That the recruiter felt desperate enough to resort to these measures likely indicates that Marine recruiting is going very badly indeed. Because the Marines are by far the smallest of the military corps, missing recruiting by even a small amount, when it happens consistently enough, can have a very large effect on the Corps' military readiness down the road.
The below Reuters piece has an indicator of how stressful the past few years have been not only for the military people themselves, but also for the military families:
US Army misses 4th monthly recruiting goal in row
08 Jun 2005 19:24:32 GMT
In fresh signs of the strain the Iraq war has put on the U.S. military, the Army missed its fourth straight monthly recruiting goal in May, while divorce rates for officers have surged, officials said on Wednesday.
[...] Meanwhile, the divorce rate more than tripled among Army officers from 2002 to last year, Pentagon figures showed. The Army provides most of the ground forces in the Iraq war, which began in 2003.
[...] SPIKE IN DIVORCES
Maj. Elizabeth Robbins, an Army spokeswoman, said the Army is aware overseas duty in combat zones can be stressful on soldiers and their families, and that the recent spike in divorces has caused concern.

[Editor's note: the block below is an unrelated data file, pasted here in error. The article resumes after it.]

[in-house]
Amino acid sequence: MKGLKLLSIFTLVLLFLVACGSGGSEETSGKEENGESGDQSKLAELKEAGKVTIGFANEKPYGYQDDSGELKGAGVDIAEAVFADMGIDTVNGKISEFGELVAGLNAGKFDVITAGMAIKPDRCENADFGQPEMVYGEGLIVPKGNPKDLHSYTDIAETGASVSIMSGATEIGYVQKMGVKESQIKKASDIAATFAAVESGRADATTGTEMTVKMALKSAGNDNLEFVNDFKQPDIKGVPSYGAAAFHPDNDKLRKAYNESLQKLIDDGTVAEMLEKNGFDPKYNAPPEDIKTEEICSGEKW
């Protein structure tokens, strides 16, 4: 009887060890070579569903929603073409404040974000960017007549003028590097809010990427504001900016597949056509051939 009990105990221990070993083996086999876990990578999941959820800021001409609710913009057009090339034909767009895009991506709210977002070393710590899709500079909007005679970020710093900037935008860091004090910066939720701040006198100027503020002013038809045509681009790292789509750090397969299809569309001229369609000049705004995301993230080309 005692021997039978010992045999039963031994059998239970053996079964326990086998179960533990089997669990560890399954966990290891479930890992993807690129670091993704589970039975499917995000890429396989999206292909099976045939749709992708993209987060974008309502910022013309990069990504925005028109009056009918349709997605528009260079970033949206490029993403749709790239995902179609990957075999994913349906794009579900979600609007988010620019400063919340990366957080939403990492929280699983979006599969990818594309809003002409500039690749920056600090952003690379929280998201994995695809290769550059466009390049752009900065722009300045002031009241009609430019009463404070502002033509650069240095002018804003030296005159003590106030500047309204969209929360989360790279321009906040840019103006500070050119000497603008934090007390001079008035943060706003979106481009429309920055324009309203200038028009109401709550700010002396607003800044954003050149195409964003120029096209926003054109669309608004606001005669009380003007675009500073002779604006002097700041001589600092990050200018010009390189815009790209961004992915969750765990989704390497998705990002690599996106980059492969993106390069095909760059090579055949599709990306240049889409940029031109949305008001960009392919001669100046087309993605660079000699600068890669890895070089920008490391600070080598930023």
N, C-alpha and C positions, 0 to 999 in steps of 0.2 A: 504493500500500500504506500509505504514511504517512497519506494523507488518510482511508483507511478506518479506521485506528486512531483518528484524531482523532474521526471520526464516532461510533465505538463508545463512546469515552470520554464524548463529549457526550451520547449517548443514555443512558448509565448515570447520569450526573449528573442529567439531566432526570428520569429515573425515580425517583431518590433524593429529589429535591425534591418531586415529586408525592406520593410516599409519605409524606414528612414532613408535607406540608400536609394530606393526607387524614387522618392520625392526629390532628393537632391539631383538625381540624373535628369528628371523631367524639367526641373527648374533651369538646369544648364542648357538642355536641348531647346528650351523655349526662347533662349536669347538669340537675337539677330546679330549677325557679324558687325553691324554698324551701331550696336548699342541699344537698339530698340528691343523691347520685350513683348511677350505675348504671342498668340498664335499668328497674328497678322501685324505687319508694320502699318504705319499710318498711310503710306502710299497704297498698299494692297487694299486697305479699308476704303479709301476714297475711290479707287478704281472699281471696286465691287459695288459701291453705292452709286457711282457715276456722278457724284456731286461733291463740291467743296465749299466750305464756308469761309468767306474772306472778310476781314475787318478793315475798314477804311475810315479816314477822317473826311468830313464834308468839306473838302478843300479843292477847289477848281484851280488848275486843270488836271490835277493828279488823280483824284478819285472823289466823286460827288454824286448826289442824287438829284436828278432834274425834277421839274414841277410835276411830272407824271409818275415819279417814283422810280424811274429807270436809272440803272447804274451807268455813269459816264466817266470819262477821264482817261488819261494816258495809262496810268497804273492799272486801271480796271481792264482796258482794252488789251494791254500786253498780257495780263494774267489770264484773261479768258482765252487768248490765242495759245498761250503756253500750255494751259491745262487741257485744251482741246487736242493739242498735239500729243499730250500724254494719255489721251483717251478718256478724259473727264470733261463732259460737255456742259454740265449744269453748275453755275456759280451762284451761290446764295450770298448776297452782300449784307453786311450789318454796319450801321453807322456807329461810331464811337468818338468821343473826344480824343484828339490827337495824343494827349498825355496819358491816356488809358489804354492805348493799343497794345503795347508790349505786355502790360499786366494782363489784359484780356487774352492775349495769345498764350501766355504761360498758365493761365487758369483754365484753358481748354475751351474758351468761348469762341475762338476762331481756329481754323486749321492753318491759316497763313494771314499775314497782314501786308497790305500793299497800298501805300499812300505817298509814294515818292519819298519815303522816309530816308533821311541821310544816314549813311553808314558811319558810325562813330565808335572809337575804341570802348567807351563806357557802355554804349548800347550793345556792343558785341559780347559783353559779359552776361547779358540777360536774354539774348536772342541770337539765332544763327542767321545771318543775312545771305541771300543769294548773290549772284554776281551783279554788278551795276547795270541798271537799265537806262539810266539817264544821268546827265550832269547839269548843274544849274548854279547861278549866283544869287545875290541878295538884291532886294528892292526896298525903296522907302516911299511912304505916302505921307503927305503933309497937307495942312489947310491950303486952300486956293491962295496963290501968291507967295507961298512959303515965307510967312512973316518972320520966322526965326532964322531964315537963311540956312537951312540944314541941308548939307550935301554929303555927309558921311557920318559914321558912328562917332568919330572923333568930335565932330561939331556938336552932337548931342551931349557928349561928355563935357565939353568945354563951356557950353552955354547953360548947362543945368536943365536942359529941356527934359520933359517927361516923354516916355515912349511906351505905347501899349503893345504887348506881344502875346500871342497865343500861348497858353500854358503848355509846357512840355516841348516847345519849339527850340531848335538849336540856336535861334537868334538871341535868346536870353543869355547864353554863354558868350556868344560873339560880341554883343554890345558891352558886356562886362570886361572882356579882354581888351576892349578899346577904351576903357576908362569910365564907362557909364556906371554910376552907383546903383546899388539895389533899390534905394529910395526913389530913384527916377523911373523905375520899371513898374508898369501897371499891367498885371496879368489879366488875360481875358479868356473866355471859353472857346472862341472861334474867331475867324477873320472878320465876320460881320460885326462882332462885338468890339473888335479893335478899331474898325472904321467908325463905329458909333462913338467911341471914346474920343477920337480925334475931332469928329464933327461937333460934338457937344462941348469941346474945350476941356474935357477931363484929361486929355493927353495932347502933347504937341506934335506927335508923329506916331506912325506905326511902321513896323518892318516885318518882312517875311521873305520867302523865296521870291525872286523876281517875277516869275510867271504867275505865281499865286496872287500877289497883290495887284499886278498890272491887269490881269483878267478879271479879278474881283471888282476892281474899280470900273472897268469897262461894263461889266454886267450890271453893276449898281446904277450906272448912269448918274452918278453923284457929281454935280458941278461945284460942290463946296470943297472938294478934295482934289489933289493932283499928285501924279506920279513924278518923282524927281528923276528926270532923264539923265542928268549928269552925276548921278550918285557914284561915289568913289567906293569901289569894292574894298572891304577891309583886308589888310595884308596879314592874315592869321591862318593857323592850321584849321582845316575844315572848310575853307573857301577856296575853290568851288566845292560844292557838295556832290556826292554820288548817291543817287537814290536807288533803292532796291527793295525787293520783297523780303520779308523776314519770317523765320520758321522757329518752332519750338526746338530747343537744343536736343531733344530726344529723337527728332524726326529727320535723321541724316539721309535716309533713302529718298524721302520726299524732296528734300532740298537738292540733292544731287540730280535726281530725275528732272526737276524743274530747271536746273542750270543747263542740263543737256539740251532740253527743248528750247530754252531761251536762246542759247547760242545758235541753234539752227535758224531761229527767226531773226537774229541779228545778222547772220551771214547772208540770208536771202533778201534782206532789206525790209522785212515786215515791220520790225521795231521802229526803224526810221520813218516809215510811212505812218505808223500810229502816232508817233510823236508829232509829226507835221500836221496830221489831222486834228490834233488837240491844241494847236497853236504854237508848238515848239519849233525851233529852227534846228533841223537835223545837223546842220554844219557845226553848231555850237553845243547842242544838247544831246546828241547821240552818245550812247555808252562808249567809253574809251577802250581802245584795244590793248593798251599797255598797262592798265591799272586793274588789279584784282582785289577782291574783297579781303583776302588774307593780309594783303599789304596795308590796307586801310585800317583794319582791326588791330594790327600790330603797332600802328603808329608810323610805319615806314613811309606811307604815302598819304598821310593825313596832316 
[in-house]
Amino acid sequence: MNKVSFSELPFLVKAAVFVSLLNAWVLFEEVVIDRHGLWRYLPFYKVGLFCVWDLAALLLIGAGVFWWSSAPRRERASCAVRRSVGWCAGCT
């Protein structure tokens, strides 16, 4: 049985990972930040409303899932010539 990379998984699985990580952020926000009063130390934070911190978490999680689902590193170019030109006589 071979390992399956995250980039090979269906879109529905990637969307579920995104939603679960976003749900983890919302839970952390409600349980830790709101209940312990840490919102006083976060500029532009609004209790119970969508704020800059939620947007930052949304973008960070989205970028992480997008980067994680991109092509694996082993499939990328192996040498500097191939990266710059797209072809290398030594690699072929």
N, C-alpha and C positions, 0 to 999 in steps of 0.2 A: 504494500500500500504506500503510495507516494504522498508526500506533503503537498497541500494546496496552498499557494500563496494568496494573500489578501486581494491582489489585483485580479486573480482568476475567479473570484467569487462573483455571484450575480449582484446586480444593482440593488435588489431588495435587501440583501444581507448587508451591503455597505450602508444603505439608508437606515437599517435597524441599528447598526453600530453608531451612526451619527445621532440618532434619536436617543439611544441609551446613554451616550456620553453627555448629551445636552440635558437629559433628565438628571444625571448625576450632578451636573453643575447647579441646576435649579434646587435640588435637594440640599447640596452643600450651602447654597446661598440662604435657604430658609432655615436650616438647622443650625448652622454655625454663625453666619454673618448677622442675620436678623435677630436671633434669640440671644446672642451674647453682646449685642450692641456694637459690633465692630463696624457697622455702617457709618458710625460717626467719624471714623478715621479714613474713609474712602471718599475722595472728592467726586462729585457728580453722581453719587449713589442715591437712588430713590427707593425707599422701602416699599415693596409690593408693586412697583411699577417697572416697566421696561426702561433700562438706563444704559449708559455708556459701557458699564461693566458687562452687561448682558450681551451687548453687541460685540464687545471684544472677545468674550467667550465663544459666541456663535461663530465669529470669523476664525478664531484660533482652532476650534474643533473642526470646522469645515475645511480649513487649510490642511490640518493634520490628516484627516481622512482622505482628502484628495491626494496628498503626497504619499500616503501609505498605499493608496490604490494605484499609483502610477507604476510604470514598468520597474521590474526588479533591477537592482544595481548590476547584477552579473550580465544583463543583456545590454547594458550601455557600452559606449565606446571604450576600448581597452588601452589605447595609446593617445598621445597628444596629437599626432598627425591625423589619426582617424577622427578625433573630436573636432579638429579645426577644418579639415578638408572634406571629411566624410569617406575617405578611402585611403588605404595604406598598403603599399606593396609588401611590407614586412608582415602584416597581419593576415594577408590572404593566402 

"The burden on officers is especially hard because of their responsibility for their troops when they are deployed," Robbins said.
In fiscal 2002, which ended on Sept. 30 of that year, 1.9 percent of 54,542 married Army officers got divorced, along with 3.1 percent of 193,638 married enlisted soldiers.
In fiscal 2003, which included the first six months of the Iraq war, 3.3 percent of 56,078 married officers and 2.8 percent of 198,230 married enlisted soldiers got divorced. In fiscal 2004, 6 percent of 55,550 married officers and 3.5 percent of 202,134 married enlisted soldiers got divorced.
The 6 percent divorce rate for Army officers was far higher than the figure for officers in other military services in 2004 -- 1.5 percent for the Air Force, 1.7 percent for the Marines and 2.5 percent for the Navy.
Army soldiers serve yearlong tours of duty in Iraq. Robbins said the Army briefs soldiers on how their absence during deployments and their eventual return can affect family relationships.
"We take seriously our obligation to assist soldiers and family members with the inevitable challenges," Robbins said.
Technically, the Reuters article is correct when it says that soldiers serve yearlong tours of duty in Iraq; however, due to stop-loss orders, soldiers at the end of their normal active duty term can be there for 18 months or longer. And not knowing when your spouse will return can be stressful in itself. Add in that most enlisted soldiers are working for a pittance, so that many military families are below the poverty line. It's no wonder that the divorce rates are skyrocketing.Posted by iain at June 09, 2005 01:06 PM